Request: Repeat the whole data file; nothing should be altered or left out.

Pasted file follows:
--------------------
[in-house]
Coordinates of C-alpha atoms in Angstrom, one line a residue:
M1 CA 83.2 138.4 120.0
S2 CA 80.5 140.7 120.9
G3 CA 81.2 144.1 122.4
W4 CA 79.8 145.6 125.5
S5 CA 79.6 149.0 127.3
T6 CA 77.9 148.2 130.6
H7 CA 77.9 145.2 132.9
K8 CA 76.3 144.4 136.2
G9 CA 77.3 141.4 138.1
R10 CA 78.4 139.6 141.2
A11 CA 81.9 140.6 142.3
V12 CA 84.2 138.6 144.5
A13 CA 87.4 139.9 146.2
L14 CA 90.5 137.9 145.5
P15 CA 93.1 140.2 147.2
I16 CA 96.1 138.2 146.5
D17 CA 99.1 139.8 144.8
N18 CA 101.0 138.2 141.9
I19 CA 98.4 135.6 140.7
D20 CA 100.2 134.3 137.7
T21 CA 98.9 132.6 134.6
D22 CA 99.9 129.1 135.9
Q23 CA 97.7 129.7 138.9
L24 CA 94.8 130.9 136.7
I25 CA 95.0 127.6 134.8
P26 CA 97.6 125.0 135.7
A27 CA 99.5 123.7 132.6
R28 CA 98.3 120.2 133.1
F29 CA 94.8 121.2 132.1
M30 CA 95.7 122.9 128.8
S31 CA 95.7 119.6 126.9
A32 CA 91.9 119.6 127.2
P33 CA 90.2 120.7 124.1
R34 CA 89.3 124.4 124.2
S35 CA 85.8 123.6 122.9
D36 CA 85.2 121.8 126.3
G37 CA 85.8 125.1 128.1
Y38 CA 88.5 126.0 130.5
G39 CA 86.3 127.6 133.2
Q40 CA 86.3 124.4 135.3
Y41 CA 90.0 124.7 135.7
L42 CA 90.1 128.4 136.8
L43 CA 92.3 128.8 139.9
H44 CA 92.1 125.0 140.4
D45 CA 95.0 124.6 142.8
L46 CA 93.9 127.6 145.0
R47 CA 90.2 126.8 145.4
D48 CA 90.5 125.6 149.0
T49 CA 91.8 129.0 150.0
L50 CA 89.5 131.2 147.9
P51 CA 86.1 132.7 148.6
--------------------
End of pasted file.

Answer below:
[in-house]
Coordinates of C-alpha atoms in Angstrom, one line a residue:
M1 CA 83.2 138.4 120.0
S2 CA 80.5 140.7 120.9
G3 CA 81.2 144.1 122.4
W4 CA 79.8 145.6 125.5
S5 CA 79.6 149.0 127.3
T6 CA 77.9 148.2 130.6
H7 CA 77.9 145.2 132.9
K8 CA 76.3 144.4 136.2
G9 CA 77.3 141.4 138.1
R10 CA 78.4 139.6 141.2
A11 CA 81.9 140.6 142.3
V12 CA 84.2 138.6 144.5
A13 CA 87.4 139.9 146.2
L14 CA 90.5 137.9 145.5
P15 CA 93.1 140.2 147.2
I16 CA 96.1 138.2 146.5
D17 CA 99.1 139.8 144.8
N18 CA 101.0 138.2 141.9
I19 CA 98.4 135.6 140.7
D20 CA 100.2 134.3 137.7
T21 CA 98.9 132.6 134.6
D22 CA 99.9 129.1 135.9
Q23 CA 97.7 129.7 138.9
L24 CA 94.8 130.9 136.7
I25 CA 95.0 127.6 134.8
P26 CA 97.6 125.0 135.7
A27 CA 99.5 123.7 132.6
R28 CA 98.3 120.2 133.1
F29 CA 94.8 121.2 132.1
M30 CA 95.7 122.9 128.8
S31 CA 95.7 119.6 126.9
A32 CA 91.9 119.6 127.2
P33 CA 90.2 120.7 124.1
R34 CA 89.3 124.4 124.2
S35 CA 85.8 123.6 122.9
D36 CA 85.2 121.8 126.3
G37 CA 85.8 125.1 128.1
Y38 CA 88.5 126.0 130.5
G39 CA 86.3 127.6 133.2
Q40 CA 86.3 124.4 135.3
Y41 CA 90.0 124.7 135.7
L42 CA 90.1 128.4 136.8
L43 CA 92.3 128.8 139.9
H44 CA 92.1 125.0 140.4
D45 CA 95.0 124.6 142.8
L46 CA 93.9 127.6 145.0
R47 CA 90.2 126.8 145.4
D48 CA 90.5 125.6 149.0
T49 CA 91.8 129.0 150.0
L50 CA 89.5 131.2 147.9
P51 CA 86.1 132.7 148.6